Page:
Google is one of ten tech giants to once again call on the US Government not to reauthorize the Patriot Act in its current form. The Act expires on 1st June unless it is renewed by Congress. Google was joined by Apple, AOL, Dropbox, Evernote, Facebook, Google, LinkedIn, Microsoft, Twitter and Yahoo.
In an open letter to President Obama, NSA Director Admiral Rogers and other prominent government figures, the companies urge Congress to end the bulk collection of communications metadata–the logs that determine how and when ordinary citizens contact each other.
The letter says that mass surveillance must end, and that a revised bill must contain mechanisms to ensure that future government surveillance is both transparent and accountable … Read more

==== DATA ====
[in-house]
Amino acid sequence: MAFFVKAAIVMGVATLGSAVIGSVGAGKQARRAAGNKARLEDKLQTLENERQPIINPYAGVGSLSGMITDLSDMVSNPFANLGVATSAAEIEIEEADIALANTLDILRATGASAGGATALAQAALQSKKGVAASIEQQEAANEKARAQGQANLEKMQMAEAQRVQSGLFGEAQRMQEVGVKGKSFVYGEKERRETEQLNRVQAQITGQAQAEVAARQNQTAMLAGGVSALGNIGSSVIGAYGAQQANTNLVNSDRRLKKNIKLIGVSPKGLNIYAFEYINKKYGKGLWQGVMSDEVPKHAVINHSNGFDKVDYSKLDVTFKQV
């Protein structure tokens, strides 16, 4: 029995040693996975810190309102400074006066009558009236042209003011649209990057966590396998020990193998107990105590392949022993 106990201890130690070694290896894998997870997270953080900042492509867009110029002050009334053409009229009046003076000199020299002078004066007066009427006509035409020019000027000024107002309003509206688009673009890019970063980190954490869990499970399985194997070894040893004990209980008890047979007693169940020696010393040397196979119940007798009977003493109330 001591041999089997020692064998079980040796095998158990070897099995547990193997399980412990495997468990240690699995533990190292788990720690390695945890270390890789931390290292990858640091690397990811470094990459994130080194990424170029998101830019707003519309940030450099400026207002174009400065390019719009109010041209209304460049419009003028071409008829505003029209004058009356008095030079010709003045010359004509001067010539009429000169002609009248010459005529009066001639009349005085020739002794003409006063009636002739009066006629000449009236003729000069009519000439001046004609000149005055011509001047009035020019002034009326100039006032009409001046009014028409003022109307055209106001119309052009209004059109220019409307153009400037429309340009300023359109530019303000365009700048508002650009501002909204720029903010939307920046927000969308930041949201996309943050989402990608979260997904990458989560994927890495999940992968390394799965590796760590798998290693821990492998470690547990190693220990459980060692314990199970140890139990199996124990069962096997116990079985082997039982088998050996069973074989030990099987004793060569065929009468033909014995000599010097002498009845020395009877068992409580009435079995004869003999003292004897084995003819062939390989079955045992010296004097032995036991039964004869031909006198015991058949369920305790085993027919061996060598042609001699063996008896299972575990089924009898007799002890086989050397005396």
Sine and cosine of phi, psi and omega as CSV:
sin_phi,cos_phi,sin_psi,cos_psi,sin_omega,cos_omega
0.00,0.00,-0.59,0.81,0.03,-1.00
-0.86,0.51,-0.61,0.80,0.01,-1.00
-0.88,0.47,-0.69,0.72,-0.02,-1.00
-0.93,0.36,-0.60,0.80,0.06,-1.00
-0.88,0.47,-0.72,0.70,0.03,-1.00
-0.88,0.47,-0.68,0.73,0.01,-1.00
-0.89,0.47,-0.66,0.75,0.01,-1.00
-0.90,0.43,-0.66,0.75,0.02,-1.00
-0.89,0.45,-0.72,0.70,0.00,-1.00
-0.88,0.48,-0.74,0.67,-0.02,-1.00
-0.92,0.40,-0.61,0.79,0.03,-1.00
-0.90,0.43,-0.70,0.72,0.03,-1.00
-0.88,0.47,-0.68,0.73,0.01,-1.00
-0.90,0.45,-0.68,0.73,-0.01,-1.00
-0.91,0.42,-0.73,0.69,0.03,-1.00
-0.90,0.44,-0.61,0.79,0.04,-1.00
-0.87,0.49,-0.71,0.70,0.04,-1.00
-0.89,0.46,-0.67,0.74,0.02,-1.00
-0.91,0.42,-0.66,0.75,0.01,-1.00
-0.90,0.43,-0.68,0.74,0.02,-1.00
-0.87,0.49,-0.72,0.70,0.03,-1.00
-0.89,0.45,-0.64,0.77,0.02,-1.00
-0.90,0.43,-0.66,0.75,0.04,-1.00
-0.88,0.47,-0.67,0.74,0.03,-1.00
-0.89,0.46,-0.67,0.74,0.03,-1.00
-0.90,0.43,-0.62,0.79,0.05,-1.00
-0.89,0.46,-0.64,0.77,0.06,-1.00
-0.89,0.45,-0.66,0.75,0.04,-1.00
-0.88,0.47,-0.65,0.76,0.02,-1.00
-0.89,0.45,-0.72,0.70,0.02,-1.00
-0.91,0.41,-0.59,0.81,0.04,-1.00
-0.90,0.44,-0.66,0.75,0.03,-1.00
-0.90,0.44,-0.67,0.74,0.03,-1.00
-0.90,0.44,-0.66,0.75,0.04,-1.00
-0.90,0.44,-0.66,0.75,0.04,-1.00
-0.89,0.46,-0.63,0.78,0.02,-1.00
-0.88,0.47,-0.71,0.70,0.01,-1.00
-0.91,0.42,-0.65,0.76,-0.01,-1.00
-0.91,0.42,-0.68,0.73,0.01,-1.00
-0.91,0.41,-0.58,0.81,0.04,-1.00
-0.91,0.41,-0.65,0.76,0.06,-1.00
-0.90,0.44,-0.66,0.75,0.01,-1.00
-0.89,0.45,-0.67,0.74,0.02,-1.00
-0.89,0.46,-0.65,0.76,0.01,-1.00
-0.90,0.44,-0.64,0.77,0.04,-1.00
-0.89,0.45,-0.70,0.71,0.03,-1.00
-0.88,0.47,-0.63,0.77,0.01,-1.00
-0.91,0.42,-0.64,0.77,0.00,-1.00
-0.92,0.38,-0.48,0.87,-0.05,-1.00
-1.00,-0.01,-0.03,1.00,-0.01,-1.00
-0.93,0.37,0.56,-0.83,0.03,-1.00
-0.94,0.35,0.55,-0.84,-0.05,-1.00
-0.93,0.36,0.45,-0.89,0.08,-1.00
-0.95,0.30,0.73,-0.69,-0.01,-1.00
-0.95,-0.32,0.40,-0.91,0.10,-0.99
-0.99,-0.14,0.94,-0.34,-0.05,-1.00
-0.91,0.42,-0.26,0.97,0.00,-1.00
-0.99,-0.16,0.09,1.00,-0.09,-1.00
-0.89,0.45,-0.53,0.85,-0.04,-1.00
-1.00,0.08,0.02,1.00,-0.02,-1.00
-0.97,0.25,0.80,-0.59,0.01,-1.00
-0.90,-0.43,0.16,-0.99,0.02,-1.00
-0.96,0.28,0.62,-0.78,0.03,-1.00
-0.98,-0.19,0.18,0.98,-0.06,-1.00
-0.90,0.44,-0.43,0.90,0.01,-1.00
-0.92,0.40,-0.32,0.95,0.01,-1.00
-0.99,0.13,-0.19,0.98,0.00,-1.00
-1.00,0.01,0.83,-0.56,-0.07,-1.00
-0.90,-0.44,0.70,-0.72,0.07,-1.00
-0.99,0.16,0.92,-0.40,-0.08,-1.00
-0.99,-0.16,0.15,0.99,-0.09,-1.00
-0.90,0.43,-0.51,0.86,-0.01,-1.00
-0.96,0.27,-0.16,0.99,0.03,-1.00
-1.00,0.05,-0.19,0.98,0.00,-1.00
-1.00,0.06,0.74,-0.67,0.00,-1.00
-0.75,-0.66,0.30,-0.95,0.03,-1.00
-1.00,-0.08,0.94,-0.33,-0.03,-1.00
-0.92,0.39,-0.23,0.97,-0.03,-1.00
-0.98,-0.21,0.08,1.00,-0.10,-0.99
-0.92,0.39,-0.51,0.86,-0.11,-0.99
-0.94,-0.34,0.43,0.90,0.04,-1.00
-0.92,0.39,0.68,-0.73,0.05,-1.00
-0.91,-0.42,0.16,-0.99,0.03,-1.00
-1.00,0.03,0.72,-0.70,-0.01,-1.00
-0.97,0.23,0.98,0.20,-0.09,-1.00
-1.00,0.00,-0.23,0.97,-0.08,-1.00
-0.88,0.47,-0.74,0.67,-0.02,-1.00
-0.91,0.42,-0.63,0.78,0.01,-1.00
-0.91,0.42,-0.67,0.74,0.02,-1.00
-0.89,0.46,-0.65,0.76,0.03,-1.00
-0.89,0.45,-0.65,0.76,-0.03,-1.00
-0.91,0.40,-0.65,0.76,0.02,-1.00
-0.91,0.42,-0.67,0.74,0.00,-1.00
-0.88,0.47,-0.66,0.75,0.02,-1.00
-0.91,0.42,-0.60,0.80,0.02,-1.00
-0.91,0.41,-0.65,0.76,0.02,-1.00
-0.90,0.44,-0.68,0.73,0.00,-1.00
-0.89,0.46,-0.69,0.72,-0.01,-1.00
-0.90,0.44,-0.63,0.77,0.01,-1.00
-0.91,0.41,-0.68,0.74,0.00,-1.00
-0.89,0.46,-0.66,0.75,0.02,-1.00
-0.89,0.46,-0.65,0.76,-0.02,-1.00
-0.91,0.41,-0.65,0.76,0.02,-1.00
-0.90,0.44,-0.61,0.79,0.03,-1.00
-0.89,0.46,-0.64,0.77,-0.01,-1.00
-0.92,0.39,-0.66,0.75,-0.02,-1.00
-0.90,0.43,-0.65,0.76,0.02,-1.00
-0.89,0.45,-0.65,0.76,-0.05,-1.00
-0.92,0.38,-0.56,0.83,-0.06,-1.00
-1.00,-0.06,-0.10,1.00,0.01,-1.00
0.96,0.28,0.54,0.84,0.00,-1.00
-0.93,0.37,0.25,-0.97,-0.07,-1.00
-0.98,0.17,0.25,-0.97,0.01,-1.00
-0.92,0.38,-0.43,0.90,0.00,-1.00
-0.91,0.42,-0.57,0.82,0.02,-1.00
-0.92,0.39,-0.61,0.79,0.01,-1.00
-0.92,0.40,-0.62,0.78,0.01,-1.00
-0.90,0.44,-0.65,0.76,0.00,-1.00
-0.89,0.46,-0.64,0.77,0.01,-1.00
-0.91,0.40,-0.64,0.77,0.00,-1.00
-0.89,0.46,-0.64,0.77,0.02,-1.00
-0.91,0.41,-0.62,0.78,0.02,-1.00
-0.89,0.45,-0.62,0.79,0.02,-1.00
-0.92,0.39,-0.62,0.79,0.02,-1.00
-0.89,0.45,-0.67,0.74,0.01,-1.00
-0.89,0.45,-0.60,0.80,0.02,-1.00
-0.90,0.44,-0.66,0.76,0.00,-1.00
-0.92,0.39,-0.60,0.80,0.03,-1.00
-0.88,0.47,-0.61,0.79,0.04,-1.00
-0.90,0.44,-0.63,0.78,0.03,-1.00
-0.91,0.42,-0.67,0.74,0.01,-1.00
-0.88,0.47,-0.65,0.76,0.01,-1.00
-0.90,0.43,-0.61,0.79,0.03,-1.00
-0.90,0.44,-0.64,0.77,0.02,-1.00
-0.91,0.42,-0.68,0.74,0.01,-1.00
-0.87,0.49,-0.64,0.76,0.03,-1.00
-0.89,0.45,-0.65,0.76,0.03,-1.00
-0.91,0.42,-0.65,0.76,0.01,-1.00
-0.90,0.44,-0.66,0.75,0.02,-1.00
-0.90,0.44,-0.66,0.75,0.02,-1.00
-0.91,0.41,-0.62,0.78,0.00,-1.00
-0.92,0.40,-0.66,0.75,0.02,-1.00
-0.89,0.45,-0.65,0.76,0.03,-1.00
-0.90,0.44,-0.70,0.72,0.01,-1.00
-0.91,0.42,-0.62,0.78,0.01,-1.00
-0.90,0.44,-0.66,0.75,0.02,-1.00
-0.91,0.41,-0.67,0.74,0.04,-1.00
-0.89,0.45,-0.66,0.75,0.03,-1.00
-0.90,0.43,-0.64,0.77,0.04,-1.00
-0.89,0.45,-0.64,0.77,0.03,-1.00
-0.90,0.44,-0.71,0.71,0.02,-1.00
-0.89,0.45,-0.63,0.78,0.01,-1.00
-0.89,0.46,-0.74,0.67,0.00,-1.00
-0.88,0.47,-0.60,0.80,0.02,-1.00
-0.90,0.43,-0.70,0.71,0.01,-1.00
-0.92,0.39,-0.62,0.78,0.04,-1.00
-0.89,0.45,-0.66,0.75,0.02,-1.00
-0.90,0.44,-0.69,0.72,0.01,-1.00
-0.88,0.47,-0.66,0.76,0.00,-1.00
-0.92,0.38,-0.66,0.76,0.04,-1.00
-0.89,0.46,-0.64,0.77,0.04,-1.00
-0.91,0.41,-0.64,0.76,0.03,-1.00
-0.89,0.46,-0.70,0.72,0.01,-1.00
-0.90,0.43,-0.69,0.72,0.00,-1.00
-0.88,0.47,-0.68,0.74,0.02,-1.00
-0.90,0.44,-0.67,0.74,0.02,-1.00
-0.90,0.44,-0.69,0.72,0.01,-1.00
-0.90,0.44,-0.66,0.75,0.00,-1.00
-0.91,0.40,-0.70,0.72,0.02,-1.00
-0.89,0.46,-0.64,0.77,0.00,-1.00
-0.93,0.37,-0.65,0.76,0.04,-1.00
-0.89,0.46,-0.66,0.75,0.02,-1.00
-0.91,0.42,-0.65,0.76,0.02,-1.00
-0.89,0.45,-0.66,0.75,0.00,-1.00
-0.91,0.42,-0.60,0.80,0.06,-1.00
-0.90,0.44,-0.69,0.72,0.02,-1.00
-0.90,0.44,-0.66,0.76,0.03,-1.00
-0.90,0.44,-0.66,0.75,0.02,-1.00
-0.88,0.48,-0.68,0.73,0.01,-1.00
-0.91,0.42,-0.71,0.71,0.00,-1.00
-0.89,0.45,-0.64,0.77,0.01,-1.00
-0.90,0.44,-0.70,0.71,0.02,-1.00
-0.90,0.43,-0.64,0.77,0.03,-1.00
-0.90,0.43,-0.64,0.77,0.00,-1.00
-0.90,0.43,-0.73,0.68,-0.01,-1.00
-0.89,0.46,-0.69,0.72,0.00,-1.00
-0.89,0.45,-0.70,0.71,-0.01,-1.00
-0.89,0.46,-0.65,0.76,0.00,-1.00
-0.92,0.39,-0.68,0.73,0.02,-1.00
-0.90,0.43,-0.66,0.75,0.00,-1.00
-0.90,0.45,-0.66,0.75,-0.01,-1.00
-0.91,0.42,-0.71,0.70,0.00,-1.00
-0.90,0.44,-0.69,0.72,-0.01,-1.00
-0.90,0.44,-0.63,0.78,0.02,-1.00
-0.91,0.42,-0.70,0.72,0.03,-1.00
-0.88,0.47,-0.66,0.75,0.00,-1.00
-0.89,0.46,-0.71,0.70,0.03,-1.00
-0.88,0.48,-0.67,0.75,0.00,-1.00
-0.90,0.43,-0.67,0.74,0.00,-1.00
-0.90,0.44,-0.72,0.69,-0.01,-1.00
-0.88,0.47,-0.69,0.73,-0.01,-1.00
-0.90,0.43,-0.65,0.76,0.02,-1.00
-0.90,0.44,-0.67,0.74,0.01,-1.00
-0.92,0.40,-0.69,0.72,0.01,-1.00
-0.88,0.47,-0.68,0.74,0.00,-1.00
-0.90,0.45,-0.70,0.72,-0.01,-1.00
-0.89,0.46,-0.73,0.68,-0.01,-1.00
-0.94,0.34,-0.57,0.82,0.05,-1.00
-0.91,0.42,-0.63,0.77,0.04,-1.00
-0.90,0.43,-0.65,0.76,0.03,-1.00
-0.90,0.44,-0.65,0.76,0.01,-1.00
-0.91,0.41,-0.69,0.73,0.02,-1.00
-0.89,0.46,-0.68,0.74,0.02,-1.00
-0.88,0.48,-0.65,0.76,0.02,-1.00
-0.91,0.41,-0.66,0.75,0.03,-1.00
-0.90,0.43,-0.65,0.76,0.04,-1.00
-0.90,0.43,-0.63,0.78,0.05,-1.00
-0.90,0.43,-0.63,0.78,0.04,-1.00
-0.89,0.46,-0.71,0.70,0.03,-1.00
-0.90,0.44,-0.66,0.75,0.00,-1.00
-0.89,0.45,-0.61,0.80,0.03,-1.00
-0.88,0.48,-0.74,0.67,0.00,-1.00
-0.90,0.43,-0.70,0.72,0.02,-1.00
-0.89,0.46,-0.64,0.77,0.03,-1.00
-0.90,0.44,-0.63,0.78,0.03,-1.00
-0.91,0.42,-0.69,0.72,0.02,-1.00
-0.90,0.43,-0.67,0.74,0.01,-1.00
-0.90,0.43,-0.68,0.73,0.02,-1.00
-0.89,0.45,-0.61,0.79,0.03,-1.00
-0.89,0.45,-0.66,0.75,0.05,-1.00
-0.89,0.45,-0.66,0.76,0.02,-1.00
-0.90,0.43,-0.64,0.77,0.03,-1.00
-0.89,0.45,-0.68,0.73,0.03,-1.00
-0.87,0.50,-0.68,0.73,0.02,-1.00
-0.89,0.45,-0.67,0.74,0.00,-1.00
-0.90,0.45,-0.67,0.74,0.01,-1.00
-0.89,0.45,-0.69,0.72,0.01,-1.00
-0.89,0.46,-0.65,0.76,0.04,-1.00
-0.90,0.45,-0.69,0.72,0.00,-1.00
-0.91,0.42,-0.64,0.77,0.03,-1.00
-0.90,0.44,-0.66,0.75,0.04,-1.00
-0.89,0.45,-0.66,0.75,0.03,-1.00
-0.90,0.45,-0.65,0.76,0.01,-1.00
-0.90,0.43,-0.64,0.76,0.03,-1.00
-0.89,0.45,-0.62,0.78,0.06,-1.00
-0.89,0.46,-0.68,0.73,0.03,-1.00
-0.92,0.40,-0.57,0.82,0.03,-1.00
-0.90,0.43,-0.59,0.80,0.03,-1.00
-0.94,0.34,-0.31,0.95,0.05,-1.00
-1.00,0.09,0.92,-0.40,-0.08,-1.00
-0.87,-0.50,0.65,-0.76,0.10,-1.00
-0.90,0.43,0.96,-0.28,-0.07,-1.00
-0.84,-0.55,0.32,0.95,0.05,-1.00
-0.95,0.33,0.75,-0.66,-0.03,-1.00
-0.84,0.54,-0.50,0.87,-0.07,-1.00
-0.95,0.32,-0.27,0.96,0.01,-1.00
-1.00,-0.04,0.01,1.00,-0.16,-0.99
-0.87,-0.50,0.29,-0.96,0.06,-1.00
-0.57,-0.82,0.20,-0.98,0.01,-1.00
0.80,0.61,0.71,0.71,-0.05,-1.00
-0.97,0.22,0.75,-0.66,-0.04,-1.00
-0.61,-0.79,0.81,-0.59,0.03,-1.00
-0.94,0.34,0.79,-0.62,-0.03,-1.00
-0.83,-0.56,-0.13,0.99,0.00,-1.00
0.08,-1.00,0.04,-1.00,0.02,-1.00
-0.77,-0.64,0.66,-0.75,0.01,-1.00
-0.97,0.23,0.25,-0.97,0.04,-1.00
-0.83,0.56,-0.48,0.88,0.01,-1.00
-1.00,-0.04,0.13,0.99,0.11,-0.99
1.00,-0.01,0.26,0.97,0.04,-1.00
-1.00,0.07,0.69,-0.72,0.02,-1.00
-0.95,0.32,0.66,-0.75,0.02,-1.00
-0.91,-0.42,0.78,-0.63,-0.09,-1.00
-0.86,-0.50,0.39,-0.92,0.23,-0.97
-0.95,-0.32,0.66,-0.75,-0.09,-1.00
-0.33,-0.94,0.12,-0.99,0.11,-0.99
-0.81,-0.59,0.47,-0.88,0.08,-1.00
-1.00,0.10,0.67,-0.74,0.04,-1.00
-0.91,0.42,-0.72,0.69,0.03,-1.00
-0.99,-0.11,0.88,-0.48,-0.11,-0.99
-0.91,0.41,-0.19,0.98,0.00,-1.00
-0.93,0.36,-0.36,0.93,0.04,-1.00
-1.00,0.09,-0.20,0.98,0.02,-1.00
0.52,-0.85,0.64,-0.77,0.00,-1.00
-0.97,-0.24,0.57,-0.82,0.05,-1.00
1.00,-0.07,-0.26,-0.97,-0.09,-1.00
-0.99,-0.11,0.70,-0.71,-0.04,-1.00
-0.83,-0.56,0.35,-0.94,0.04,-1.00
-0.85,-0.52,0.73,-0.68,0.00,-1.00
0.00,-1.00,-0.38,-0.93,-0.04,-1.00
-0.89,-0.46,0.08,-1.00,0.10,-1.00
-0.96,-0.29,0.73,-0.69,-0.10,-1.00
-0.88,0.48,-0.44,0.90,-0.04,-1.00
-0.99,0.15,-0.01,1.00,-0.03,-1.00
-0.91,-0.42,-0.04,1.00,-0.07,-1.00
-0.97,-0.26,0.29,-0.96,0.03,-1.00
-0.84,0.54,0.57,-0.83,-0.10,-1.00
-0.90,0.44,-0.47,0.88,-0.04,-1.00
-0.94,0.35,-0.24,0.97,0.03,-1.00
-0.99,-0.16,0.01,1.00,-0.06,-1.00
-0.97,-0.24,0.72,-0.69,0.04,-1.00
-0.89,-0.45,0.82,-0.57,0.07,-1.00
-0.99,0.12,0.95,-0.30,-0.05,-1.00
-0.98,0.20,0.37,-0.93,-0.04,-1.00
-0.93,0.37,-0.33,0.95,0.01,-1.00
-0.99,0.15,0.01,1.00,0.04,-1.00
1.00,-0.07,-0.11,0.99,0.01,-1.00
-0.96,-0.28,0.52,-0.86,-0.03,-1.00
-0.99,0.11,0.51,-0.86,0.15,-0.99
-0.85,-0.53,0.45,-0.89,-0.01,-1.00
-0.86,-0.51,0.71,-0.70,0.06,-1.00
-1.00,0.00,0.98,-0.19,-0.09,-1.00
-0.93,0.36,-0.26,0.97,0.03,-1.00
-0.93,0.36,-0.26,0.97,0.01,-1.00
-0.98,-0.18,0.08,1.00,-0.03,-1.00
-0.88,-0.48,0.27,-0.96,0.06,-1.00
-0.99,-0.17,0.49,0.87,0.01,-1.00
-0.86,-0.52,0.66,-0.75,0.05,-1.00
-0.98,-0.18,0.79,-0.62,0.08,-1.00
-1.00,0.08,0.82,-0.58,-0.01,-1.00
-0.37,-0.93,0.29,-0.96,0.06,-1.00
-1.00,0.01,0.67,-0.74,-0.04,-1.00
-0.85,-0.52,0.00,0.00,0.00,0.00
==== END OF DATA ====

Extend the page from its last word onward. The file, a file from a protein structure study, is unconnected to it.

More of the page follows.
Last year, the Italian government gave Google 18 months to reform its tata collection policies and change the way it stores and treats that user data. The Wall Street Journal reports today that Google has now agreed to allow the Italian government to perform spot checks at its Mountain View headquarters. The regulator will get quarterly updates from Google and have the ability to send someone to Mountain View for “on-the-spot checks.”
We told you earlier this week about a letter sent from WikiLeaks to Google, asking why it took so long for the Mountain View company to notify them of federal warrants for their personal data. Google apparently stood up against the gag orders preventing them from doing so (via The Washington Post), saying it “challenged the secrecy from the beginning.”